Cyclists reflect on loss more than a year after deadly Arizona crash
PHOENIX (AP) — Brian Lemke tries to be a positive person, and view even doing the most mundane task as a success — such as stringing holiday lights on his Phoenix home.
“This year I was putting up Christmas lights and using an extension ladder. Last year, I dropped the ladder. I didn’t have the strength I used to have,” Lemke said. Handling it “really made me feel good.”
The avid cyclist has made a tremendous recovery in the year and a half since he was severely injured when a truck plowed through a crowd at a race in eastern Arizona. The horrific crash in June 2021 killed Jeremy Barrett, a 36-year-old fellow cyclist. Several others were injured, with some riders flying left and right, according to witnesses.
The driver, Shawn Michael Chock, 37, was quietly sentenced on Nov. 9, according to Navajo County Superior Court records. Under a plea agreement, Chock will serve 26-1/2 years in total. He received 16 years for one count of second-degree murder and 10-1/2 years for felony aggravated assault. His sentences for eight other counts of aggravated assault will be served concurrently.
In victim impact statements, several survivors talked of not being able to work, go cycling or or retain short-term memory.
“I think he should be put away forever. Hopefully, this will be close to that,” Lemke said. “I think as long as he doesn’t get out and injure someone else, I guess it seems like a fair outcome.”
Kathryn Bertine, a Tucson cyclist and author who was friends with Barrett for 15 years, said she is happy Chock pleaded guilty.
“I hope he understands the enormity of his actions,” Bertine said. “We need to move away from the term quote-unquote ‘accident’ being used when a cyclist is killed. It’s not an accident. It’s negligence.”
Bruce Griffen, the attorney representing Chock at the time of his sentencing, declined to comment when contacted Wednesday.
Bertine hopes this sentence will lead to better laws to enforce accountability for those who disregard cyclist safety. She pointed to the death of her friend Gwen Inglis, a celebrated cyclist champion in Colorado, just a month before the Arizona crash. Inglis, 46, was struck and killed on a training ride by a driver suspected of being intoxicated.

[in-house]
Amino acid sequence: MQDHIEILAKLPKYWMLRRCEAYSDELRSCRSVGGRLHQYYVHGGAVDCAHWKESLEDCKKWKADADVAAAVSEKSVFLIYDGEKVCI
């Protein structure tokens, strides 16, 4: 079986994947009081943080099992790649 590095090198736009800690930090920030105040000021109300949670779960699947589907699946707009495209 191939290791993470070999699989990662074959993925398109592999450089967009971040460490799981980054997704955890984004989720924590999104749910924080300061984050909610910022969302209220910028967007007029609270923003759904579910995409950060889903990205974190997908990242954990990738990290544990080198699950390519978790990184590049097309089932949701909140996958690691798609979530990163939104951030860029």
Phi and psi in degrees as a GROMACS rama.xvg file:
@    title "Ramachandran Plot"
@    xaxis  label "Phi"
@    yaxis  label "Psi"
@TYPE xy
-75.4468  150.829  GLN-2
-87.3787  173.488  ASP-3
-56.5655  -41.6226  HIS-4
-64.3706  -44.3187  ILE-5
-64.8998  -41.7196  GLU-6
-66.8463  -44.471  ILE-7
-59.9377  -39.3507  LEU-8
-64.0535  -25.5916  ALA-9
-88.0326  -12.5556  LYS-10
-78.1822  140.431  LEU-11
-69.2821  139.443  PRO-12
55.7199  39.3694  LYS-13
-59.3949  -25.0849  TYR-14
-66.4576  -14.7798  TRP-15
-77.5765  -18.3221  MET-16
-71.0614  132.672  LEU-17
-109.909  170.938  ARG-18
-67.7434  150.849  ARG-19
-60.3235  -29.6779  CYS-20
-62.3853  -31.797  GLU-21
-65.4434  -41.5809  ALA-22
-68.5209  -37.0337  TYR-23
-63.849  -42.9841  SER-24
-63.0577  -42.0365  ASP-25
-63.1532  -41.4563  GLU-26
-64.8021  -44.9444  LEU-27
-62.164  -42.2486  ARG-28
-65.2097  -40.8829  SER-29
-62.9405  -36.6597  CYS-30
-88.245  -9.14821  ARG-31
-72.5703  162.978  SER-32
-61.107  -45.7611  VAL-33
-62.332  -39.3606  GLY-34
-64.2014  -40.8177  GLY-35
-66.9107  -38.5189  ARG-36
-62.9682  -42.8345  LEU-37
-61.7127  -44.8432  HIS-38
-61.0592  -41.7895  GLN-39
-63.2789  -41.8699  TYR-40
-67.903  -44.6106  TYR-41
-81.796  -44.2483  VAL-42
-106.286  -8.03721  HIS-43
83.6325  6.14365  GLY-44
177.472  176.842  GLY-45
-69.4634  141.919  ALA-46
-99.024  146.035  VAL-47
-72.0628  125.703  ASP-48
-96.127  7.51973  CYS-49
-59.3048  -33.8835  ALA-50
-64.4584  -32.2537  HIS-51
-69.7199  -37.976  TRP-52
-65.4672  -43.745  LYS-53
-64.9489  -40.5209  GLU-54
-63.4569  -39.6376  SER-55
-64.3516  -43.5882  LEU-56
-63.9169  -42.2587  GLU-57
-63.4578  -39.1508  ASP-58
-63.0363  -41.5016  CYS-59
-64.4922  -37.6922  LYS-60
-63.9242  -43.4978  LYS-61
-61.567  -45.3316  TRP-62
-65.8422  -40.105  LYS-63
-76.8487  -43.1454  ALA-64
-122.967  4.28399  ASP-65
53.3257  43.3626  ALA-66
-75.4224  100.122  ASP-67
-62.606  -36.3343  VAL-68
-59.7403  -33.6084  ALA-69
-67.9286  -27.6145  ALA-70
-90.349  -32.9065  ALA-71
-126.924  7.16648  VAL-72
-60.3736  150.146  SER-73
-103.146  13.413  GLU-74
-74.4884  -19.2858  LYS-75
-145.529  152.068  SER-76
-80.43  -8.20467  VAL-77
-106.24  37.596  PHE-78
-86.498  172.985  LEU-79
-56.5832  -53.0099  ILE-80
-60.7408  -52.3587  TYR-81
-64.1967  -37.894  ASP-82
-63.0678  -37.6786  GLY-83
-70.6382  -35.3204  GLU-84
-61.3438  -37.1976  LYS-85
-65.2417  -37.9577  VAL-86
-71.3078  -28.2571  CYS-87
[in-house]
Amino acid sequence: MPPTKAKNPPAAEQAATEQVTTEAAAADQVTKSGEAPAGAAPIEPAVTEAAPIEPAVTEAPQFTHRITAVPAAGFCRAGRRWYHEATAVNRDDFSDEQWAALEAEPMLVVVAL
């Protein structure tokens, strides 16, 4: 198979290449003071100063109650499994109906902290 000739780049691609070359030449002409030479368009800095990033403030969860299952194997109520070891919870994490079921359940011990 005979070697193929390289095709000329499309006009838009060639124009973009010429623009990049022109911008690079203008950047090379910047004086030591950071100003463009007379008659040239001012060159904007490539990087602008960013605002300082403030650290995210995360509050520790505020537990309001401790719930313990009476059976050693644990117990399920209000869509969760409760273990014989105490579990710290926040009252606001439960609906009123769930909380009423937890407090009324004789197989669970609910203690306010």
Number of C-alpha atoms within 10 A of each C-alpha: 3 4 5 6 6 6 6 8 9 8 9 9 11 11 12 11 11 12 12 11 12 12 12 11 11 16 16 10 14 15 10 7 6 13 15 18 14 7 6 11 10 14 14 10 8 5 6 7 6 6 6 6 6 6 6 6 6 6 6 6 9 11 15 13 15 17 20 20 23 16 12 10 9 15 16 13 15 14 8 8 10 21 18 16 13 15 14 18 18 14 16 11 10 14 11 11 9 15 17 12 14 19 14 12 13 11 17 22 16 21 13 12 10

The driver was sentenced to eight years. The family then went after the driver in a civil trial. A jury last month awarded Inglis’ family $353 million.
While cyclists understand there is an “inherent risk,” it doesn’t give permission for drivers to be reckless, Bertine said.
“I would like to see state and federal legislation implement a mandatory sentence for drivers when a cyclist is killed.” she said.
In the Arizona crash, cyclists had gathered on a Saturday morning in the mountain town of Show Low for the annual 58-mile (93-kilometer) Bike the Bluff competition. The state championship road race, which determines Arizona’s champion for the year in categories like professionals, men, women and teens, had drawn hundreds of participants.
Just before 7:30 a.m., authorities say Chock’s truck came barreling through. The pickup then hit a telephone pole. Cyclists started pounding on the windows, screaming for the driver to get out, according to witnesses. Chock drove away with police in pursuit. He was shot by officers outside a hardware store. He has since recovered.
Online court records in Maricopa County, which includes Phoenix, show someone matching Chock’s name and age has a history of arrests for driving under the influence of drugs or alcohol and assault.
Lemke said he only remembers “looking into the windshield … I remember I didn’t even see a face.” Then he saw nothing but sky as some friends had turned him on his back before paramedics got to him.
He had fractured ribs on his left side, a punctured lung, fractured vertebrae, a large contusion on his hip and other injuries. For two months, he could only sleep upright because lying down hurt too much.
Today, Lemke still gets sore at times. He carries sadness for the loss of Barrett, and for his cyclist friends who were injured and likely will never be able to get back on a bike. At the same time, he is grateful to be riding again whether it’s for a race or just with his wife.
“It’s still scary every time we ride on the road. We know we’re taking a risk,” Lemke said. “For now we enjoy it so much, the risk hopefully is worth it for the long term.”